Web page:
Minnsota. 2017. No virus. Boy and Girl greeting me every morning with a kiss and a smile. Billy fit-ish, and kind-er. Mid summer. The shadows are playing across the grass and the concrete and the water and the rocks of Stony Point. The humidity hits you every time you take a breath, the heat on your skin, the wet, the damp, the green, the laughter, the salt and the sweat and the laughter and the joy. I can almost force myself to go back there in my mind, to look out the window and see my babies suck at pencil tops as they attempt to draw some flower or bush or bird. They are relaxed and happy. Aldi bags crowd the floor, as I unpack our groceries. I judge a place by the quality of it’s grocery stores. I know it is wrong, but how people buy their food says a lot about the place you are in. Is it gas station fast food and 100 miles to the nearest Walmart? Then you are in the beautiful wilderness, but the locals might not be happy you are in town. A Whole Foods, A Chinese grocery store, a Korean bibimbappu place, and a Trader Joes? Big City. Aldi and some of the most gorgeous farm produce stands I have ever seen with the tastiest tomatoes ever….I’d take a guess at Midwestern loveliness.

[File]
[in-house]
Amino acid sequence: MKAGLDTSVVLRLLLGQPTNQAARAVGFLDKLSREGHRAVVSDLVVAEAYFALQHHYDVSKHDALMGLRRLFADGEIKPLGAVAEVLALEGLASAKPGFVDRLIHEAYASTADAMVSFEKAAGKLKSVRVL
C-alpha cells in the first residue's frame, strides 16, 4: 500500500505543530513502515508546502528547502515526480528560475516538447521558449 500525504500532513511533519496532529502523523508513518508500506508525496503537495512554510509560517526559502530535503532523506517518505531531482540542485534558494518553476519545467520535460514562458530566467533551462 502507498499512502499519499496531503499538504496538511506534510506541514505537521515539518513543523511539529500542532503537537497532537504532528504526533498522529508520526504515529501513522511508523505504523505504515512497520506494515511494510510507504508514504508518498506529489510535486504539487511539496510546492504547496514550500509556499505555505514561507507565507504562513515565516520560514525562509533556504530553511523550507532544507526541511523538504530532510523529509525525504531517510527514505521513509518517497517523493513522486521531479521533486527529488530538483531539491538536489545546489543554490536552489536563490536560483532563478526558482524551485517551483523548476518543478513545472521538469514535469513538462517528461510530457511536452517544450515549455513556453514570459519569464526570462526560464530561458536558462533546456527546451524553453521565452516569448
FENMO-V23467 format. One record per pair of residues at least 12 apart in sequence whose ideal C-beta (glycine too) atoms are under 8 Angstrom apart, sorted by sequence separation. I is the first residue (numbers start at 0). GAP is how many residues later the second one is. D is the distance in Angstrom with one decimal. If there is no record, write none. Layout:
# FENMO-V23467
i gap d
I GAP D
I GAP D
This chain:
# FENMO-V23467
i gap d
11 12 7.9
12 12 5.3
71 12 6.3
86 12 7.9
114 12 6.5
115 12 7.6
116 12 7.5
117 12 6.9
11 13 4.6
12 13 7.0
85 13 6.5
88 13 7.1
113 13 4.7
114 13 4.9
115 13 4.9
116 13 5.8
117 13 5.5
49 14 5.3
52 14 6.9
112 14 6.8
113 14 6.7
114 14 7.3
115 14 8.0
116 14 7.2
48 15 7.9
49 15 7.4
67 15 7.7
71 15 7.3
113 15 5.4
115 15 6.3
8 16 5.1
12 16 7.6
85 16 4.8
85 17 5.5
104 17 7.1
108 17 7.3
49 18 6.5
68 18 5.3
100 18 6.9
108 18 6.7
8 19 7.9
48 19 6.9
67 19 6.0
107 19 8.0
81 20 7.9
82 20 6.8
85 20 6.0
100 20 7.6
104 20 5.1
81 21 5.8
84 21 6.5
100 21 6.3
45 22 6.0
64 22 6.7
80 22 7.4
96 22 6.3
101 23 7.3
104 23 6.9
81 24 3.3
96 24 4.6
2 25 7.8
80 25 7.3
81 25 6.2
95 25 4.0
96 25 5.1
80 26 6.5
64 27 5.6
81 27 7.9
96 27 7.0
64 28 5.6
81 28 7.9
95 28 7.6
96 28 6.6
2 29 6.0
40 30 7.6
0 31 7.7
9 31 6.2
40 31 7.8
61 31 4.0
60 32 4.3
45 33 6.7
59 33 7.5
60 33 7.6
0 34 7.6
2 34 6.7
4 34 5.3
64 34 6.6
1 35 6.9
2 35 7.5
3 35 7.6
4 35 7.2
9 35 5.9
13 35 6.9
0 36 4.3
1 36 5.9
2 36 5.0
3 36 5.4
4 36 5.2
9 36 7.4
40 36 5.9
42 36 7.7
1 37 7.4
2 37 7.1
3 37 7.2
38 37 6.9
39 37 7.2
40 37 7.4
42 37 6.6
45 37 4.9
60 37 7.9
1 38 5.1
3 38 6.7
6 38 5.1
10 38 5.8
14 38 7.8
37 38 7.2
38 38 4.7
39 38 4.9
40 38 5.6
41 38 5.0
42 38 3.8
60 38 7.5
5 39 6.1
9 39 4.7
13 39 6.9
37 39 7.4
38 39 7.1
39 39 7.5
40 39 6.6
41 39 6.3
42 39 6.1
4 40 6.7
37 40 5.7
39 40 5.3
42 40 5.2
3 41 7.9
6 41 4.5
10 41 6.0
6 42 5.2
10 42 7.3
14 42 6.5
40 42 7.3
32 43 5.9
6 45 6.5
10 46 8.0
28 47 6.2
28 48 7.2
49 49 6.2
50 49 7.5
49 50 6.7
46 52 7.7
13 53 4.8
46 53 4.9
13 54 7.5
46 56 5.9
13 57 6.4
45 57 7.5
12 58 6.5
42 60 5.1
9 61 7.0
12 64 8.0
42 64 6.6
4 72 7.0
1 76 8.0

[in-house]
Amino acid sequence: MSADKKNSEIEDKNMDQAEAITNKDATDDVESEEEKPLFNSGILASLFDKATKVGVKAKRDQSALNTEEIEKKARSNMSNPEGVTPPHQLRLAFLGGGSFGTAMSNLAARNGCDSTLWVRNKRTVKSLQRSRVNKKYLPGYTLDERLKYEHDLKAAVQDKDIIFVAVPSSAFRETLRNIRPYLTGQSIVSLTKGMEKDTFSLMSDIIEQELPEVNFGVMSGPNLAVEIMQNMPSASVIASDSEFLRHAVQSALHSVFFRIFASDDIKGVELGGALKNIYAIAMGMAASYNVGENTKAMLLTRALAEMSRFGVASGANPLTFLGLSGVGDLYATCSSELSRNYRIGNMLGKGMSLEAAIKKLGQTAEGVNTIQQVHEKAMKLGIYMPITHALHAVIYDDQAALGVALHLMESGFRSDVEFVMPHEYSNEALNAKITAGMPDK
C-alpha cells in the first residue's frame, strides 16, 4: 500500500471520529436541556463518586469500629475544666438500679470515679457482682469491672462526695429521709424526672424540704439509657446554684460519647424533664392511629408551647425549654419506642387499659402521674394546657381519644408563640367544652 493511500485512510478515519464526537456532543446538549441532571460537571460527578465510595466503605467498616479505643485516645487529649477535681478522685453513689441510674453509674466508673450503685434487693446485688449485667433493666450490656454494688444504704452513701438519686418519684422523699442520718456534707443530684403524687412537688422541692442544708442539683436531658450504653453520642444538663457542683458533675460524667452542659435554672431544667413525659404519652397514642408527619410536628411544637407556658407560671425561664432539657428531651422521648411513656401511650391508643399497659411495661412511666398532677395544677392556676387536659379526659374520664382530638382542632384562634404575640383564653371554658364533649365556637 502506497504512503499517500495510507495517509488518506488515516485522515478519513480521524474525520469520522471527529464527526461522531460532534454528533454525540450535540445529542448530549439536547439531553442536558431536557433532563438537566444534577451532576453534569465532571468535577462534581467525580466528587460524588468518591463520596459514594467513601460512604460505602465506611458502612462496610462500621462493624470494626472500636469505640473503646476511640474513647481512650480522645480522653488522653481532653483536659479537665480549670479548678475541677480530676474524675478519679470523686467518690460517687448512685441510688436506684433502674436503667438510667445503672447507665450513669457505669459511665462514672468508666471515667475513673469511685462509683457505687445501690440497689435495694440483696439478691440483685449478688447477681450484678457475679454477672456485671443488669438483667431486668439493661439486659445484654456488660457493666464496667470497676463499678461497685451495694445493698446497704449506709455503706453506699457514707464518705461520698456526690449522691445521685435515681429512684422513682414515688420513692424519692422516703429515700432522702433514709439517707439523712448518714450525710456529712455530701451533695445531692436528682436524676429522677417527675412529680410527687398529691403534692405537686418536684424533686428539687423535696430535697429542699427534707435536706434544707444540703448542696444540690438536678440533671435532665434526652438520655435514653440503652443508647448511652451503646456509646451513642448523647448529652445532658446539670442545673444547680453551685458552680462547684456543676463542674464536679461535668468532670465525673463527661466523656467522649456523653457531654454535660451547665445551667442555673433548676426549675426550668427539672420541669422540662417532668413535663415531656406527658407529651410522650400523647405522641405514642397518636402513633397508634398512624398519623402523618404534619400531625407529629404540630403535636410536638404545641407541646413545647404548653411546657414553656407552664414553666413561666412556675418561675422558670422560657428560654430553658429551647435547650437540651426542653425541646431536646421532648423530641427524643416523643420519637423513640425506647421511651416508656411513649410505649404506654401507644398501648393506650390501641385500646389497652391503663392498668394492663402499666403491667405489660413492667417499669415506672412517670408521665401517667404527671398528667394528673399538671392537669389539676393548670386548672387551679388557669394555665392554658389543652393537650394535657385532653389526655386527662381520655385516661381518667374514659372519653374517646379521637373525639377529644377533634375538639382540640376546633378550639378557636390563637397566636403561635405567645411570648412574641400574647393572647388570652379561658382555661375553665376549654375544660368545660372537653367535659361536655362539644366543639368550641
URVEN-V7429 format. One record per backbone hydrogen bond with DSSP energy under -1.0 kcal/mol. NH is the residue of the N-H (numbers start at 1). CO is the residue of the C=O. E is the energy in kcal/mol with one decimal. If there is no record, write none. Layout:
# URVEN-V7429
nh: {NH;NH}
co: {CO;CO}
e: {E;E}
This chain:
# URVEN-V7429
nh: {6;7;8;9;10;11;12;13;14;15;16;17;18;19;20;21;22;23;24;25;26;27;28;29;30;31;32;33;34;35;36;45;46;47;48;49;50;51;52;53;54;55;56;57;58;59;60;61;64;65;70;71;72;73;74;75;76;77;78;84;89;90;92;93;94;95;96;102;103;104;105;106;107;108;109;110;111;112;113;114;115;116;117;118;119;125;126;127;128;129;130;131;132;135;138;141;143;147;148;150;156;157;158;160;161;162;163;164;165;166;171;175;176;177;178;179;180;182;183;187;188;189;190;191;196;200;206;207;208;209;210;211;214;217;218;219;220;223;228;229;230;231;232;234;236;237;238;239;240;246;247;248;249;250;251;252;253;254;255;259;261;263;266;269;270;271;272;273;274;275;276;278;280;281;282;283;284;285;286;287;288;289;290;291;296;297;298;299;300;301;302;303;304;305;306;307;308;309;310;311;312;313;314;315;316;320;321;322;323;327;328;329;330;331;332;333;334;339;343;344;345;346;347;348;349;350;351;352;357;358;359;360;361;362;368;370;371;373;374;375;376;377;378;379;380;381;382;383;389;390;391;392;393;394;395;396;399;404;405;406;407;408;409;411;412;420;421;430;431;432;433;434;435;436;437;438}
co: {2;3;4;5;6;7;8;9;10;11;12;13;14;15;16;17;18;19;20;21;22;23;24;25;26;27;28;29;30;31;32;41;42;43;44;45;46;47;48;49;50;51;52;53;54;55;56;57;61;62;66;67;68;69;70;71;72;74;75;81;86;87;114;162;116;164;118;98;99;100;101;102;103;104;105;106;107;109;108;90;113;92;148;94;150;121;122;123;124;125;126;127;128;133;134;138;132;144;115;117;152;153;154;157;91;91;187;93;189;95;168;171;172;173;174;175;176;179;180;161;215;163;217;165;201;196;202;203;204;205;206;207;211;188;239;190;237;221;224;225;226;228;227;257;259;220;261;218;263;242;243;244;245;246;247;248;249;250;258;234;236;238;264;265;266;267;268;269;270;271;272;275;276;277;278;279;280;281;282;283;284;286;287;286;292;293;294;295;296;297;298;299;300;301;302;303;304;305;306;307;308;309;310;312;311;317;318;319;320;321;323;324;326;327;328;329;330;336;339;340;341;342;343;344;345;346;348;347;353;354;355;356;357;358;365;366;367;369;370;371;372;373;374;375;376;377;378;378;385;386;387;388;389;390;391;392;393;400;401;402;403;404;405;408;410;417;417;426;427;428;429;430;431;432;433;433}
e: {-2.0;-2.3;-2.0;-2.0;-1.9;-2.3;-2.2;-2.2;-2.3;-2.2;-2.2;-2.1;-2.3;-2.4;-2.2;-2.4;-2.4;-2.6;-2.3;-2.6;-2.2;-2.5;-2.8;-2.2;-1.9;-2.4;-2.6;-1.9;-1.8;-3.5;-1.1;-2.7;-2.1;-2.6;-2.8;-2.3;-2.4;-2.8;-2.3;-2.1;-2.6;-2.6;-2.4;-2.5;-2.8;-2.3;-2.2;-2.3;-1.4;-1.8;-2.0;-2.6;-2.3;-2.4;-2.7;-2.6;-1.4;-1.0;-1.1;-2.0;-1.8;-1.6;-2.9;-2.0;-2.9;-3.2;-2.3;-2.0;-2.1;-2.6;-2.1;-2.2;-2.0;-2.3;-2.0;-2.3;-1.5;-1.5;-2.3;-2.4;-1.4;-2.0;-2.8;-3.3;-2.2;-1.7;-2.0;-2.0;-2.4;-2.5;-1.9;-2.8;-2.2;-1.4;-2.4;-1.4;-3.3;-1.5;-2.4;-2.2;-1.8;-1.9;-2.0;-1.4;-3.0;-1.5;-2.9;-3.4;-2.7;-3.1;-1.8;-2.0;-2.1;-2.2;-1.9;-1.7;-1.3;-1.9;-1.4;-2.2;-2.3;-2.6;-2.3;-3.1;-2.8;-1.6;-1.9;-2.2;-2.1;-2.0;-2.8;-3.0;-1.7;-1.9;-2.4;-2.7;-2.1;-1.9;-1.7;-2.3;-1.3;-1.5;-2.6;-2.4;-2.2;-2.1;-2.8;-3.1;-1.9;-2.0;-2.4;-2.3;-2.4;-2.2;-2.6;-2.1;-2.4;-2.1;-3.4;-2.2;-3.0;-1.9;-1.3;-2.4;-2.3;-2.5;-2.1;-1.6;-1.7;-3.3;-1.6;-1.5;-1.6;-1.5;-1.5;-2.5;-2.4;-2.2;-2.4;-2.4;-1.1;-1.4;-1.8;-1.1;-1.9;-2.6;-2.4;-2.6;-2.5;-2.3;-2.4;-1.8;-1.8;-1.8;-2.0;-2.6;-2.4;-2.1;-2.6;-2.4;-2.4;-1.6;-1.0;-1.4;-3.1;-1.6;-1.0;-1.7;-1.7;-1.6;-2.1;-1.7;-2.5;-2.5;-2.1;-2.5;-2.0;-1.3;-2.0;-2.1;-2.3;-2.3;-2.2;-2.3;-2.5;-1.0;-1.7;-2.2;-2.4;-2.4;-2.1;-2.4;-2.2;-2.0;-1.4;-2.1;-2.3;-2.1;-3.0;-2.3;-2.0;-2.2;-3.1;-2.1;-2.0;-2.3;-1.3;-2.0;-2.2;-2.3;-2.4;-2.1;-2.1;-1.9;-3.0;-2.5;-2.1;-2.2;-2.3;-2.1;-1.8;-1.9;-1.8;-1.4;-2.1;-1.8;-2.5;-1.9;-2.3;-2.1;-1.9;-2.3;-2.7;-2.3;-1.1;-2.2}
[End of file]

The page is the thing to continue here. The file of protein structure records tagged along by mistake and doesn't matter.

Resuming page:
I was unpacking those big red homegrown tomatoes, and the free zucchini someone begged me to take off their hands. Minnesota in August is an explosion of zucchini, overgrown and bursting from the ground, pulling out cereal packets and putting it into large plastic containers, and shuffling around the ice in the coolers to try and fit a block of creamy Wisconsin cheddar next to the milk and the chicken sausages, when I looked over to the built in burners. A little scratching sound, or the feeling somebody was looking at me drew my eyes over there. I squinted in the brilliant summer light, and focused in on the offender. A small softly grey mouse poked his head up from the space between the burner and the surrounding splash guard. He looked at my quizzically, cocking his head to one side, his huge oversized cartoonish ears vaguely flapping as he did so, heard my yelp, and ran away. He ran somewhere in the RV. He moved so fast I couldn’t work out where he had got to.